Four of Colorado’s Republican gubernatorial hopefuls took turns attacking Democratic incumbent Gov. John Hickenlooper on Tuesday at a debate in Denver but also heaped criticism on the two GOP front-runners, who have so far declined to participate in debates they say will only sow division among Republicans.
State Sen. Greg Brophy, R-Wray, former Senate Minority Leader Mike Kopp, R-Littleton, Adams County Republican Party Chairman Steve House and Aurora financial consultant Jason Clark responded to questions posed by Denver Post political editor Chuck Plunkett and Post reporters Lynn Bartels and Kurtis Lee at the hour-long forum held at the newspaper’s headquarters.
Former U.S. Rep. Tom Tancredo and Secretary of State Scott Gessler — the fundraising leaders in the GOP primary — sat out the exchange.
Republicans will chose a nominee to run against Hickenlooper on June 24 in what could be a crowded primary. As many as three candidates could emerge from the April 12 state assembly, where it takes 30 percent of delegate votes to make the ballot. In addition, Tancredo and House are petitioning onto the ballot, though both campaigns are leaving the door open to participating in the caucus and assembly process. Hickenlooper is unopposed in his bid for the Democratic nomination to run for a second term.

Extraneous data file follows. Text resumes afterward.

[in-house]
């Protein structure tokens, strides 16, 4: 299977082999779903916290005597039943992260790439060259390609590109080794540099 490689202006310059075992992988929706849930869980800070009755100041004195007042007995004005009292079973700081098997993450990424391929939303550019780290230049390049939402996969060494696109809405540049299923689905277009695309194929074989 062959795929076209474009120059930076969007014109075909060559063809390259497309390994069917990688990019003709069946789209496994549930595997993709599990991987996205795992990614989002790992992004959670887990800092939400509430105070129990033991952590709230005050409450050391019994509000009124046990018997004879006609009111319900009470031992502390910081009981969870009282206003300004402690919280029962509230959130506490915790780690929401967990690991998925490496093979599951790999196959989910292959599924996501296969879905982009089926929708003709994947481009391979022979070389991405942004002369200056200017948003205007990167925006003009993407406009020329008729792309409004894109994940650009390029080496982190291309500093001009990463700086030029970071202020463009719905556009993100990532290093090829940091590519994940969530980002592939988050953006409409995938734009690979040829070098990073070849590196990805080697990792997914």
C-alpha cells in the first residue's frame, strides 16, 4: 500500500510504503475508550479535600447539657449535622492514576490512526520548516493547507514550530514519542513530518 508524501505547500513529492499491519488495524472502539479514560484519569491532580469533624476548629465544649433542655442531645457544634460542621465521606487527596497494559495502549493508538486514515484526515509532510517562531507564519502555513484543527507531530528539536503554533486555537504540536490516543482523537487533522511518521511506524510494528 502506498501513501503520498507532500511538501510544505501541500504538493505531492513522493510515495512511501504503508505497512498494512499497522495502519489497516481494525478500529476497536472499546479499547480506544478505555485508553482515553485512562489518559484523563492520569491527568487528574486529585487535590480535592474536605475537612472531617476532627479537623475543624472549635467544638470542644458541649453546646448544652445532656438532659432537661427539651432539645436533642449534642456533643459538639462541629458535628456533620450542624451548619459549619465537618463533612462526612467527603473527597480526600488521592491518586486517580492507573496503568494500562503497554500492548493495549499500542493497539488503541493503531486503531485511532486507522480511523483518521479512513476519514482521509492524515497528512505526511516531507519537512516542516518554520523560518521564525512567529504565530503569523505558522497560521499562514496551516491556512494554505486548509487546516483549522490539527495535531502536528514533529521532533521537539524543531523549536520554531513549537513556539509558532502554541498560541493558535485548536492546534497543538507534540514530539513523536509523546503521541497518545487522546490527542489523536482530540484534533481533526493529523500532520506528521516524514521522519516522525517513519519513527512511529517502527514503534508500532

While the four Republicans on stage exhibited somewhat different styles — Brophy was perhaps the most pugnacious, Clark the most derisive, House sounded the most managerial and Kopp the most wonkish — they agreed about the lion’s share of topics raised by the reporters. All said they would welcome a revenue surplus that could lead to the first TABOR-mandated refunds to taxpayers in years. When Brophy responded to a question about transportation funding by saying, “I’m opposed to increasing taxes, period,” the other candidates nodded.
During a rapid-fire round of yes-no questions, the candidates agreed that convicted Chuck E. Cheese’s killer Nathan Dunlap should be executed, contrary to an indefinite stay imposed by Hickenlooper on last year’s scheduled execution. They also all said they wouldn’t sign a bill repealing civil unions and said they would sign a bill to repeal last year’s law requiring background checks on all gun sales.
Kopp was the only candidate who said he’d sign a bill repealing Colorado’s ASSET law, which provides in-state tuition for undocumented immigrants who meet certain conditions. Kopp and Brophy said they supported the 2012 Personhood Amendment, which defines life beginning at conception, while Clark and House said they opposed it.
The candidates agreed, though, that Tancredo and Gessler should have joined them.